With so many rosin options for violin, viola, cello, and double bass, how do you choose which rosin is best for you and your instrument?
D'Addario has a variety of options to accommodate any of your needs, no matter your playing style, budget, or current set-up.
Its unique plastic channel provides an easy grip for students and is packaged to fit nicely into instrument cases. D'Addario Natural Rosin offers premium performance at a great value.
Kaplan Premium Rosin is a high-quality rosin formula that delivers a clean, low-dust application. It is housed in a sleek, modern jewel case for easy accessibility. The cake within can be rotated for even distribution of product onto the bow hair.
Kaplan Artcraft Rosin is a classic rosin formula that works well with a wide range of instruments and playing styles. It is shaped in a traditional circular cake and wrapped in felt, offering an easy-to-use experience for string players of all genres and levels.
Rosin is simply tree resin in solid form. We heat resin under high heat to cause it to harden into rosin.
The main ingredient of rosin is tree resin from conifers, such as pine or larch trees. Small amounts of additives are then added to change the rosin properties, such as its hardness.
Applying rosin to your bow hairs adds enough stickiness to enable them to grip your strings. Your strings cannot vibrate successfully if the bow hair does not grip the strings properly.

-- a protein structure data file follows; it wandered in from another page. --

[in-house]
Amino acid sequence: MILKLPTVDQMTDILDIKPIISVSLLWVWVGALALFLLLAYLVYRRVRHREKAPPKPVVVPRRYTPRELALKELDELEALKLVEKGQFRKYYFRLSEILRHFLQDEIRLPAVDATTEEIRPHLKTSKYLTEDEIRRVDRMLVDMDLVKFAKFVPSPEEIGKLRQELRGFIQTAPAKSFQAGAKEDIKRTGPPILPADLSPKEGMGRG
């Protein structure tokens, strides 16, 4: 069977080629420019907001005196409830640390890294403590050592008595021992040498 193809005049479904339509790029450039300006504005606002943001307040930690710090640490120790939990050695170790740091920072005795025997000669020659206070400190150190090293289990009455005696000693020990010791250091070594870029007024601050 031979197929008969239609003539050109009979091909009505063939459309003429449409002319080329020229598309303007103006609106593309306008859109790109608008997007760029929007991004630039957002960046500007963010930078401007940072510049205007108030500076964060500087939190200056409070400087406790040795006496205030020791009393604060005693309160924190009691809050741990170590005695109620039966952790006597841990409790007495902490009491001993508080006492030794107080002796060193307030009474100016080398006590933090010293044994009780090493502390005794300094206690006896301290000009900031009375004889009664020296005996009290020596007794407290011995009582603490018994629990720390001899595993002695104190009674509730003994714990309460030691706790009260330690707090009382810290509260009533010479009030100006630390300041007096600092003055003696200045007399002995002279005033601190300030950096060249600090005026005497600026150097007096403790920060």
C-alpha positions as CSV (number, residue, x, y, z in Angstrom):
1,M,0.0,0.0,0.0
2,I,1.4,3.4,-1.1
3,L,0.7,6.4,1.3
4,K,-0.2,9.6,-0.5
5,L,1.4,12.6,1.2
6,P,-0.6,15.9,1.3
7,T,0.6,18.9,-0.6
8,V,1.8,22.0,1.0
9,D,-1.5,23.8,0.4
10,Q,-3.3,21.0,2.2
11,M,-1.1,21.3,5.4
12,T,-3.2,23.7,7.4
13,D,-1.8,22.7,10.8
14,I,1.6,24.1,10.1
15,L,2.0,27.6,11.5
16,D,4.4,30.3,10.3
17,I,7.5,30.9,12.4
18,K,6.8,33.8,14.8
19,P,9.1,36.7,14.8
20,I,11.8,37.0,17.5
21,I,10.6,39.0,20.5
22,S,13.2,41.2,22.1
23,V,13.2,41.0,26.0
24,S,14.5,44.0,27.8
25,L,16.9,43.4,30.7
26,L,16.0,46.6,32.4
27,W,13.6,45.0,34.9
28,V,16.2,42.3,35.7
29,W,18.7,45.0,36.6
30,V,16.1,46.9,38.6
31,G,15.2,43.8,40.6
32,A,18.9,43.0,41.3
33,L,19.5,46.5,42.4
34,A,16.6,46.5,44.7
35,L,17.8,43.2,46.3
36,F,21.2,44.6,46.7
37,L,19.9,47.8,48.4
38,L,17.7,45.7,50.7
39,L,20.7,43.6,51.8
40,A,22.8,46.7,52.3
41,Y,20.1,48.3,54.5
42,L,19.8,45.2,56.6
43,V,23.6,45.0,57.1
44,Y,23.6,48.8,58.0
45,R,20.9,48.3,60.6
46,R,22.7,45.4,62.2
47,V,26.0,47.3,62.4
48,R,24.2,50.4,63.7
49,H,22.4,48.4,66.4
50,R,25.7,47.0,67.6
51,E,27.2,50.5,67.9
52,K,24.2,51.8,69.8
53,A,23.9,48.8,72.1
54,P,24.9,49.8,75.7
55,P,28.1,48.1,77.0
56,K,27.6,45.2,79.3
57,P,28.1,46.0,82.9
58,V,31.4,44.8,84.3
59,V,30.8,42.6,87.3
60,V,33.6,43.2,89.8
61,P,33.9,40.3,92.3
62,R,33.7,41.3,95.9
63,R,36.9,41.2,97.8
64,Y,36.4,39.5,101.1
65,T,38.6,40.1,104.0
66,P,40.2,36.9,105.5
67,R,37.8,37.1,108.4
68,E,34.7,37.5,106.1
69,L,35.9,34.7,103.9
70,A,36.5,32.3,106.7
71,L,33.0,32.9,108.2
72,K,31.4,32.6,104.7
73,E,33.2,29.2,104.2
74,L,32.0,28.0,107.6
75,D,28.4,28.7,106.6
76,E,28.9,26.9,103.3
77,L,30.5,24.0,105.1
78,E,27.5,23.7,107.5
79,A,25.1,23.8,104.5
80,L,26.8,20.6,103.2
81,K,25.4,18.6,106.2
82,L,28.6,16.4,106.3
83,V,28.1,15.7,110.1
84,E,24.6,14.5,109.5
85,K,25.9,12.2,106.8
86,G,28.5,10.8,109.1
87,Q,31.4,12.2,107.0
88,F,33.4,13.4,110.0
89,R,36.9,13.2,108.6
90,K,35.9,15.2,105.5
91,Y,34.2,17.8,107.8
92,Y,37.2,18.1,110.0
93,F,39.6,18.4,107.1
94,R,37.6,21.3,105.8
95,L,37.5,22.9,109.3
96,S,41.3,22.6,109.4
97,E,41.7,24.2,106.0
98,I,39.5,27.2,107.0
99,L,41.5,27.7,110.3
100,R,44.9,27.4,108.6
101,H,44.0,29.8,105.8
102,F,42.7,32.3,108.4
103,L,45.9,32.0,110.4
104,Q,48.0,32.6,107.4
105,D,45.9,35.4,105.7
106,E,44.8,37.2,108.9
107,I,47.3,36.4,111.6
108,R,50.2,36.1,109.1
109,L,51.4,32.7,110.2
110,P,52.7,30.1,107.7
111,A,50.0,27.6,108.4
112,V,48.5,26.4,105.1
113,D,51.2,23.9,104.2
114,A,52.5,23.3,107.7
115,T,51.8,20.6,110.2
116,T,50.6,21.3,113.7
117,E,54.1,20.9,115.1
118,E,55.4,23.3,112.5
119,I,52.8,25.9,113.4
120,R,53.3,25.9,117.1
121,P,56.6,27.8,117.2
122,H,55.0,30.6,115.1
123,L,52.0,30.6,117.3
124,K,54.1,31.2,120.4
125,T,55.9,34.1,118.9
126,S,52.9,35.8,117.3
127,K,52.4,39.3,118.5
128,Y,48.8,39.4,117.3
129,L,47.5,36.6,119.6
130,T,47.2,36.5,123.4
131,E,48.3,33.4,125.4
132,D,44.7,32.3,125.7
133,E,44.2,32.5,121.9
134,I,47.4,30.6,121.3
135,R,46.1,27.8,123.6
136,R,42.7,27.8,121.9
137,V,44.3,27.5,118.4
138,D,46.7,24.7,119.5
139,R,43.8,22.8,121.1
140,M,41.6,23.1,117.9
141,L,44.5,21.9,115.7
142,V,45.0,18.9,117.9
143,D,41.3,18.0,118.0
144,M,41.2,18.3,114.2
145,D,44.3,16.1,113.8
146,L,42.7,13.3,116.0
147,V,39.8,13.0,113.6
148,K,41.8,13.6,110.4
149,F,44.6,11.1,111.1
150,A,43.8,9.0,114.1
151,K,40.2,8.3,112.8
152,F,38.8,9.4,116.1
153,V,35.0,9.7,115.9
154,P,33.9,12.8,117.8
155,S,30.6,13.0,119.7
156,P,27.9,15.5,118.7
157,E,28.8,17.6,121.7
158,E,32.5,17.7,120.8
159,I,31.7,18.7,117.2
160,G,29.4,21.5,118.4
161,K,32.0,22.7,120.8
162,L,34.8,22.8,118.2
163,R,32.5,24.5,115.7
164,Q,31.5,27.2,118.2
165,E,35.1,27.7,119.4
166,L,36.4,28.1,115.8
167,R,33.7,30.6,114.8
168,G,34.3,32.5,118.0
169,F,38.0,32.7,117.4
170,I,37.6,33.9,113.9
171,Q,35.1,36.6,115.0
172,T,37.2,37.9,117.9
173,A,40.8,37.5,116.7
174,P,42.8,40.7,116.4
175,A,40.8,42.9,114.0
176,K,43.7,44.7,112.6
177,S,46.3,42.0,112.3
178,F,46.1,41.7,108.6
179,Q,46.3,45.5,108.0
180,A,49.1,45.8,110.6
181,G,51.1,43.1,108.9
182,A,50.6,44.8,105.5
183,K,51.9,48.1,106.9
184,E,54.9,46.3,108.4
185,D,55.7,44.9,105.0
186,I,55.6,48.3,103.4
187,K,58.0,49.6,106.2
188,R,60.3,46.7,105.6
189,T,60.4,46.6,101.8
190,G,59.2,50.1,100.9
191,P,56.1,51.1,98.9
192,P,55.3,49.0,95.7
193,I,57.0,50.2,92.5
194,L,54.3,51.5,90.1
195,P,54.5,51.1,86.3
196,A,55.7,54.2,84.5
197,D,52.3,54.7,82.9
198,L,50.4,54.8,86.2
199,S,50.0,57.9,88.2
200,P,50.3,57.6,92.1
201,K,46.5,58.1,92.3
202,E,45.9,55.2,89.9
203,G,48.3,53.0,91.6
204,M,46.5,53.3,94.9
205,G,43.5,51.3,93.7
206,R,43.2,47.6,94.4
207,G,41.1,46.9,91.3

First of all, it's important to keep in mind that rosin color can vary from company to company. Don't rely on color alone when choosing rosin!
At D'Addario, our light rosin is hard, and our dark rosin is soft.
Players of lower instruments (cello and double bass) generally prefer softer rosin. Soft rosin is sticker and thicker strings require more stickiness to move efficiently.
Players of violin and viola generally prefer harder rosin. Hard rosin is less sticky and is ideal for faster bow speeds and ease of bow response.
Therefore, we suggest the following:
Light or hard rosin for violin and viola
Dark or soft rosin for cello and bass
Any high-quality rosin will coat the bow hair uniformly without creating a large amount of excess dust.
Rosin can last anywhere between 6 months to over 2 years depending on how it is maintained and stored. Rosin hardens with age and you should replace your rosin
if you notice that it drawing your bow across the cake no longer creates a trail of dust.
We suggest 2-3 swipes before every playing session.
Most players use too much rosin on their bow hair and rosin too often, resulting in a rough, gritty sound, and rosin build-up on their instruments. You can avoid this by applying only a small amount of rosin (2-3 swipes) at the beginning of every playing session. Wipe down your instrument and strings at the end of every playing session to avoid rosin build-up.